Several hundred people gathered outside King’s Cross St Pancras station on Saturday afternoon for the Rail, Maritime and Transport union (RMT) rally.
It comes as RMT members walked out for the third time this week amid a row over pay, jobs and conditions, with little sign of a breakthrough in discussions between the union and rail operators.
Dozens of people held placards featuring slogans such as: “Tories out”, “Cut profits not pay” and “Support the railway workers’ strike.”
Meanwhile songs such as the Internationale workers anthem and Solidarity Forever played from speakers on a makeshift podium.
Ahead of the speeches, dozens of hospital workers and cleaners, with the support of the GMB general workers union, arrived in a show of support for the rail workers.
The staff from St George’s Hospital in Tooting Hill have been staging a week-long strike this week in a row over pay and conditions.
They arrived to cheers from the rail workers, with RMT president Alex Gordon announcing on the stage: “Welcome, victory to the cleaners.”
The hospital workers carried their own placards, which read: “#endoutsourcing” and “Out Mitie” – contractors who employ staff such as cleaners and caterers at 40 NHS trusts.
The group of hospital workers were calling for Mitie to be removed as the GMB union is calling for staff contracts to be taken back in-house by St George’s University Hospitals NHS Foundation Trust.
The crowds then heard from speakers including Labour MP Diane Abbott, actor and comedian Rob Delaney and disabled rights activist Barbara Lisicki.
During her speech, Ms Abbott said she gave the workers her “personal support”.
She added: “Above all I want to thank the RMT, its membership and its leadership for heading up the fight against this terrible Government.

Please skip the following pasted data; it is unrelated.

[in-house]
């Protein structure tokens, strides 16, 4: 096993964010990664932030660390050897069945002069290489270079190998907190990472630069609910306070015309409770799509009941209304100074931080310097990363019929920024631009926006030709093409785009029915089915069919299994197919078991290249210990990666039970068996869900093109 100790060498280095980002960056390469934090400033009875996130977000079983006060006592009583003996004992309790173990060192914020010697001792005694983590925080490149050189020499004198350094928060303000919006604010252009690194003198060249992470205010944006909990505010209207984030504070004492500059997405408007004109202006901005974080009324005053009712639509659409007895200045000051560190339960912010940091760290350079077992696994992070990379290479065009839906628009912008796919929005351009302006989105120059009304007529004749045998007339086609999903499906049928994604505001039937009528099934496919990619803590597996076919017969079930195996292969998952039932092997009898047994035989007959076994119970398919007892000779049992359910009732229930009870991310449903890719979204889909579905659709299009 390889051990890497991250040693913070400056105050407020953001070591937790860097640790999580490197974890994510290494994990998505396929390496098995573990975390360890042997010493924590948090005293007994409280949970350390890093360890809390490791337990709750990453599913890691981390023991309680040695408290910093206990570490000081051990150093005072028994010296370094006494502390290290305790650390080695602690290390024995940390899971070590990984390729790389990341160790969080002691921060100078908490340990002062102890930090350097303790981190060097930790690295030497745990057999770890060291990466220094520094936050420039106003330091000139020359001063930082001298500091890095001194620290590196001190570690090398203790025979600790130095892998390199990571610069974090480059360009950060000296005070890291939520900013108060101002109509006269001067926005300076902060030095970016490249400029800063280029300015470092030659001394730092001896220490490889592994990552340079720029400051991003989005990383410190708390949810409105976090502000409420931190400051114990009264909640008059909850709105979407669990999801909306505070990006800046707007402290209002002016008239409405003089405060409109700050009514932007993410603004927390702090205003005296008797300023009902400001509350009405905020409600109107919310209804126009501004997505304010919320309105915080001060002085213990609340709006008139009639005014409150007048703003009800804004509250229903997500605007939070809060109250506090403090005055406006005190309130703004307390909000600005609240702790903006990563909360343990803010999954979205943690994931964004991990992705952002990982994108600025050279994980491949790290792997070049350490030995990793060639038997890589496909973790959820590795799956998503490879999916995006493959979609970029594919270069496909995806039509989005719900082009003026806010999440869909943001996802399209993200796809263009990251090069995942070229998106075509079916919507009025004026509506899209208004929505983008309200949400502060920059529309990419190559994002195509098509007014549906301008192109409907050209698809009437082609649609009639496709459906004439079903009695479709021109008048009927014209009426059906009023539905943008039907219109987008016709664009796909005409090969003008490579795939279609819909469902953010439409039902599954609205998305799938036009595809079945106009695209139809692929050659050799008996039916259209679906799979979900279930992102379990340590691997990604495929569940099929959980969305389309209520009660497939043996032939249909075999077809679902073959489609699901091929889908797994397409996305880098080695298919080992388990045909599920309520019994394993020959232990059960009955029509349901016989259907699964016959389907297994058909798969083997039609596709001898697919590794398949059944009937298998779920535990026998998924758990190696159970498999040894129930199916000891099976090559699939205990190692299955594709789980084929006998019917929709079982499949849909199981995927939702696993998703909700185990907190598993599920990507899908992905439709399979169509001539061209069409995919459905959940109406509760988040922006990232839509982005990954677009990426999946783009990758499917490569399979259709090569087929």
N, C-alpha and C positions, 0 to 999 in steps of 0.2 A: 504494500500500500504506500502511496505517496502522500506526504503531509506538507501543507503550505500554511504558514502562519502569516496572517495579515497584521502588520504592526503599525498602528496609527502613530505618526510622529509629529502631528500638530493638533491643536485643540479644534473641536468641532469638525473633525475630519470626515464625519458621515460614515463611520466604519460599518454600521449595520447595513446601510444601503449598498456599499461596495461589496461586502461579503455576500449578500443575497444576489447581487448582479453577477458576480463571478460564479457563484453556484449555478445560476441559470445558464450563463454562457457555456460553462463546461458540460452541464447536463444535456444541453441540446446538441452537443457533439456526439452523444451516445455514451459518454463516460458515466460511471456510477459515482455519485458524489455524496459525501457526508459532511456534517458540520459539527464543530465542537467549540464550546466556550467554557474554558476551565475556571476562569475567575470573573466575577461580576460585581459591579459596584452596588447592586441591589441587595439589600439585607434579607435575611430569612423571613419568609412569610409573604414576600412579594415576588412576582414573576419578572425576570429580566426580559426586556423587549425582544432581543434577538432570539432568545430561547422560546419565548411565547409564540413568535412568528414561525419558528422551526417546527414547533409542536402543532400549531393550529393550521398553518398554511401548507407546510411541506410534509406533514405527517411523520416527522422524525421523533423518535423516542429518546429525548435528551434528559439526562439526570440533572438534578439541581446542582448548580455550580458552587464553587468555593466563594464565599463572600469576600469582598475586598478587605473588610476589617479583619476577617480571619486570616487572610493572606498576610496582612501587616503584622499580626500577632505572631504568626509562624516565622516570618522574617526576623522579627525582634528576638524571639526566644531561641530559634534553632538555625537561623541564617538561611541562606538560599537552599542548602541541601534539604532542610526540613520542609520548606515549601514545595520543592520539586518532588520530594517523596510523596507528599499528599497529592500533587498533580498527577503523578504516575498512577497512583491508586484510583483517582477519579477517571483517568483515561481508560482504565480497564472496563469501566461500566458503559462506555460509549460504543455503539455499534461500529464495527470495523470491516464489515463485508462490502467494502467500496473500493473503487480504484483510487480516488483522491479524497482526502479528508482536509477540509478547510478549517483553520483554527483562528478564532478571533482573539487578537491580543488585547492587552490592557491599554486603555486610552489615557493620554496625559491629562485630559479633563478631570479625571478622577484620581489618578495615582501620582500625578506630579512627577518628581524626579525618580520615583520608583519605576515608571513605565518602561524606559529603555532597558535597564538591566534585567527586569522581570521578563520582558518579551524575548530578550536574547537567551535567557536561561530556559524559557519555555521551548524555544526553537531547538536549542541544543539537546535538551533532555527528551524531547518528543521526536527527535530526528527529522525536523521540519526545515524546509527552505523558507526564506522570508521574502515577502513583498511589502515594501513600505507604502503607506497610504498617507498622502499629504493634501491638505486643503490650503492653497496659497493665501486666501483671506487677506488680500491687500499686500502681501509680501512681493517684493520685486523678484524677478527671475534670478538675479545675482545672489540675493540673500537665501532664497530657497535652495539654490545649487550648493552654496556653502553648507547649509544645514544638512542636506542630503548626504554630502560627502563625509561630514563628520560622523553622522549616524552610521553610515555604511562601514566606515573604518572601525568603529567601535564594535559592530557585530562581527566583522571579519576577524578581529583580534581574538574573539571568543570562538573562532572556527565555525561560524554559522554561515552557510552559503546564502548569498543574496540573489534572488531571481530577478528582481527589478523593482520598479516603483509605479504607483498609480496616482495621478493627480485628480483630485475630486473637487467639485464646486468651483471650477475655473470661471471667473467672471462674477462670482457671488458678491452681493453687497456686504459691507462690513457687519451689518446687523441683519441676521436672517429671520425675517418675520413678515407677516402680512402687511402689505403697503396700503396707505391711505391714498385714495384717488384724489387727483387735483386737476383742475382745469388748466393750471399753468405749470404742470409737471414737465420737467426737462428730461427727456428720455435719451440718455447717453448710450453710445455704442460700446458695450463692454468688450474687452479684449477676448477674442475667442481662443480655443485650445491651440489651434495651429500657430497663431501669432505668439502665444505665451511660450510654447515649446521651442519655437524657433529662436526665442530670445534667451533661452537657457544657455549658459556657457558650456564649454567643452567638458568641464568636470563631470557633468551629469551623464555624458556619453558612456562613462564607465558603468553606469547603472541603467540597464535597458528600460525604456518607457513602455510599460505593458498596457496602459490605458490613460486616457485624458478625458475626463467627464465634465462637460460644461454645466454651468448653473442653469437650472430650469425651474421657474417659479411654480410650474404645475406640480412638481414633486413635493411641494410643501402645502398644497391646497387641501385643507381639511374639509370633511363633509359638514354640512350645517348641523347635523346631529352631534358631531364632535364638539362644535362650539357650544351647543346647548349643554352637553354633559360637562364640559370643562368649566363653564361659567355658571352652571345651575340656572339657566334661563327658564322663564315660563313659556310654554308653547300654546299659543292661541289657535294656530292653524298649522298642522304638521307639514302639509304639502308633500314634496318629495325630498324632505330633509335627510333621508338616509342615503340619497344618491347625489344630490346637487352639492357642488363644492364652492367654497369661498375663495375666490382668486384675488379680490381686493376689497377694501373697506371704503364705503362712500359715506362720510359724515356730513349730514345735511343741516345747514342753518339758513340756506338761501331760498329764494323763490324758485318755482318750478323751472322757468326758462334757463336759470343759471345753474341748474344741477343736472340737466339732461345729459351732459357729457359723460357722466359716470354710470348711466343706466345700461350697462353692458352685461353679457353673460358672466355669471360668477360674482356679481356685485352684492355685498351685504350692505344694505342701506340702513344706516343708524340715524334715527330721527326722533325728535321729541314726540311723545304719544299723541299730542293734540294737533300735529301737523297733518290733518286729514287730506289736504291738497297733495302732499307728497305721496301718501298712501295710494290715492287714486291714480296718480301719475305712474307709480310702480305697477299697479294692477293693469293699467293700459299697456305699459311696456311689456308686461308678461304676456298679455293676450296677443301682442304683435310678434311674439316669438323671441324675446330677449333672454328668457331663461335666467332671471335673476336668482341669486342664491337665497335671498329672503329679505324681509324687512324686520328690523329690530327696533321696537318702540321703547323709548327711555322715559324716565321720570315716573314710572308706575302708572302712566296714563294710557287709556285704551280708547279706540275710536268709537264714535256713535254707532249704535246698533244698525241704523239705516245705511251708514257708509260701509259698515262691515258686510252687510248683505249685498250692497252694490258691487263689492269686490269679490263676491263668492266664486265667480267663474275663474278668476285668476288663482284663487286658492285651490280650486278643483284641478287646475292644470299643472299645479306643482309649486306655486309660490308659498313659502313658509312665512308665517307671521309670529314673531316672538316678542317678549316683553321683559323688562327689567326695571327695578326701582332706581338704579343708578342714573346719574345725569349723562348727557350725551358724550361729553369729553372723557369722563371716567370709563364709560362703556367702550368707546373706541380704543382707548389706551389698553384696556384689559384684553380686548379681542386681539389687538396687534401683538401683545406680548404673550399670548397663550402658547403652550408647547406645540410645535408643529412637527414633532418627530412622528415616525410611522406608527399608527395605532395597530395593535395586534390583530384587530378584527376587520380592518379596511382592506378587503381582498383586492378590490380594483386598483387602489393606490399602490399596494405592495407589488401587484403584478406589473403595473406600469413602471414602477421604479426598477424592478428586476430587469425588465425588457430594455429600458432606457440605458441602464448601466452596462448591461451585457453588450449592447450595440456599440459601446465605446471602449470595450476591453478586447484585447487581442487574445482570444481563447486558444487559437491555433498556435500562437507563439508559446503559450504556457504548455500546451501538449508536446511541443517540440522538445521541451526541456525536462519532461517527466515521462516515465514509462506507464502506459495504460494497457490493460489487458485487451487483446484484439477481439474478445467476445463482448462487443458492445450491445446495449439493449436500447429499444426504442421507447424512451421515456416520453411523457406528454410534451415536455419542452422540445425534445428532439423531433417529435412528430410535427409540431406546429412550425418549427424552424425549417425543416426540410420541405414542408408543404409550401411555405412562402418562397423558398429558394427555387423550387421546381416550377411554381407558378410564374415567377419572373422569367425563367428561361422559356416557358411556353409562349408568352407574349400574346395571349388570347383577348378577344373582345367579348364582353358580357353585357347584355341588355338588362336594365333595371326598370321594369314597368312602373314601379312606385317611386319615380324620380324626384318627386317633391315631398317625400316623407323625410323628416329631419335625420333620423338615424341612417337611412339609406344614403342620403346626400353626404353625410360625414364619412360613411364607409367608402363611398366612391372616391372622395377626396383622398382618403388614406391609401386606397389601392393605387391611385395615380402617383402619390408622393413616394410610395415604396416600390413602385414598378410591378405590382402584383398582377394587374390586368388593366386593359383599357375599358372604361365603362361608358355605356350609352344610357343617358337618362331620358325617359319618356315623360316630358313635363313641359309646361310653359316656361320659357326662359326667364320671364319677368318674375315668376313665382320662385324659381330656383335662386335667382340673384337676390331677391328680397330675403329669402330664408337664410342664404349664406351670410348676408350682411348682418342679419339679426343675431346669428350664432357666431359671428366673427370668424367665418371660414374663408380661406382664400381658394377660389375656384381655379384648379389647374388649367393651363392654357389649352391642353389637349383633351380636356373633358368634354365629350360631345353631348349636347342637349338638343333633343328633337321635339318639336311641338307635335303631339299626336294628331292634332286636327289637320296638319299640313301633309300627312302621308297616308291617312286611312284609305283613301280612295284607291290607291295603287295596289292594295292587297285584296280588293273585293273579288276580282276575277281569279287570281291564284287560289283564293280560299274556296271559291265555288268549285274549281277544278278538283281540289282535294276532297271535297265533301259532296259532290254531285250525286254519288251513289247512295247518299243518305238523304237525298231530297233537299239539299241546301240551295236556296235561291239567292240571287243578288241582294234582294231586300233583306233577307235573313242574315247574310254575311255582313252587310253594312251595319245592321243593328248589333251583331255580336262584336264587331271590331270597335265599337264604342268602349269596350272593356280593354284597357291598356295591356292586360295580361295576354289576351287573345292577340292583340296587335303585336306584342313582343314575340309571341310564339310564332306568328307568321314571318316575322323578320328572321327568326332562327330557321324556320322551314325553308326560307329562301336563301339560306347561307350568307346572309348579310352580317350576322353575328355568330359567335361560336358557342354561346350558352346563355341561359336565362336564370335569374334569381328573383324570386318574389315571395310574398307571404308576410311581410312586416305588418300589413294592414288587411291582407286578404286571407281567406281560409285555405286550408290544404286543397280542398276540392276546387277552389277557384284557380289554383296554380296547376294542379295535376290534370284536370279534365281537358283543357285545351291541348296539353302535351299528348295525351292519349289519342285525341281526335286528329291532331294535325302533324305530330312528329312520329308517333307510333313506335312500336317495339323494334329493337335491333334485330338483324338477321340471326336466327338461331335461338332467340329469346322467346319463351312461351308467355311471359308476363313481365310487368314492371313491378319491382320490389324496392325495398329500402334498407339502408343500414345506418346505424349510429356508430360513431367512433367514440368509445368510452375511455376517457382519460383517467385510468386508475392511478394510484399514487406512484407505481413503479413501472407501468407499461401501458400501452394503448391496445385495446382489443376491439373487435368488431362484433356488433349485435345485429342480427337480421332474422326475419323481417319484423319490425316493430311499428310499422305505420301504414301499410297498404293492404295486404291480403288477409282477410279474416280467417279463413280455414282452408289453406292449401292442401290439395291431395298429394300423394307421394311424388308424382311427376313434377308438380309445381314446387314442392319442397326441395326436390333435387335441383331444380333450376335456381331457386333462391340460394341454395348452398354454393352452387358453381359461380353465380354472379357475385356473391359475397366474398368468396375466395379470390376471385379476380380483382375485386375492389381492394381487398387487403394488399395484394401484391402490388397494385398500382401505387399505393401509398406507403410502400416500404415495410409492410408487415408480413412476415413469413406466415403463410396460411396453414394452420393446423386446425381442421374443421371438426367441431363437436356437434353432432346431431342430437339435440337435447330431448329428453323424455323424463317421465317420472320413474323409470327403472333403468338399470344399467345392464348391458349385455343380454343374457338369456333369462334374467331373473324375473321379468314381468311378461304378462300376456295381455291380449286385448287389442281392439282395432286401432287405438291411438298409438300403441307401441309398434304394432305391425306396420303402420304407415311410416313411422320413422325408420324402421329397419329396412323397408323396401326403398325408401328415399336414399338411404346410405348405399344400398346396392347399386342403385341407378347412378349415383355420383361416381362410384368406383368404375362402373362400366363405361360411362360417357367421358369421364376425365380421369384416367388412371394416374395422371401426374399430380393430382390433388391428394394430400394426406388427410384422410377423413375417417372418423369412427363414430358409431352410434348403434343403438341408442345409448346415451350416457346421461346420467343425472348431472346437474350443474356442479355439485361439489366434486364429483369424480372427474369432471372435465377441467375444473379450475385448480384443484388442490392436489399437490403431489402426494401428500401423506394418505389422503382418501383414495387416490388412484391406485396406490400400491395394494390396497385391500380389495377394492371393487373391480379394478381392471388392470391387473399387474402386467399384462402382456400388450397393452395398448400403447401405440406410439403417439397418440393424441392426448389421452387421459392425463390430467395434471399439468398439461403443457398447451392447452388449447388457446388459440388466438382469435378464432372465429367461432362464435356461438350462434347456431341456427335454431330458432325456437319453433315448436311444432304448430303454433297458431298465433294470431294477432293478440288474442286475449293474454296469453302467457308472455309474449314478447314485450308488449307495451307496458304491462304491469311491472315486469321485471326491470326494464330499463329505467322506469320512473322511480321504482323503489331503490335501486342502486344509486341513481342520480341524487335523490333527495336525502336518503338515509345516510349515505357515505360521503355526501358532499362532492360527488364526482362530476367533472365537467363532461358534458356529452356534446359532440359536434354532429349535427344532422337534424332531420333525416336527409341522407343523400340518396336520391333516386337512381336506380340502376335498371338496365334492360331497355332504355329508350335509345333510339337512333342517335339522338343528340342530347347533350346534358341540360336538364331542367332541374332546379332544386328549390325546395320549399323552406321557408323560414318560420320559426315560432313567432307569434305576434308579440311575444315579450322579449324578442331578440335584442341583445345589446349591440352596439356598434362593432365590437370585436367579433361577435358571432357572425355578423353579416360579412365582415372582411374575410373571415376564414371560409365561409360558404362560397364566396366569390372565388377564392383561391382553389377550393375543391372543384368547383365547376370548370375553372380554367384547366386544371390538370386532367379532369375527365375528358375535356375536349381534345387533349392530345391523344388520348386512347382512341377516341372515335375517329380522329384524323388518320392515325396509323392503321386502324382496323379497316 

“I also want to give a shout out to the GMB members who are in dispute at St George’s Hospital and I want to give them my personal support.”
Eddie Dempsey, assistant director general of the RMT, also addressed the crowds, saying: “We are being told in our industry that we must modernise and when they say we must modernise what they mean is we must be poor, we must lose our jobs and we must do that to protect the profits of private companies that have been robbing the British people for years.”
He said: “Enough is enough.”
“We think modernisation means you go to work and get paid a wage you can live on,” Mr Dempsey said.
“Our society is broken, our economy is broken and we are the people who are going to fix it.
“We say that if you are working class in this country, you deserve a house you can live in, a wage you can take care of your family on and protections when you get old.”
A Mitie spokesperson said: “Our people are what make our business exceptional and we are proud to offer industry-leading benefits. We are disappointed that GMB has decided to take part in this industrial action.
“We are always open to constructive talks in the best interest of our colleagues.”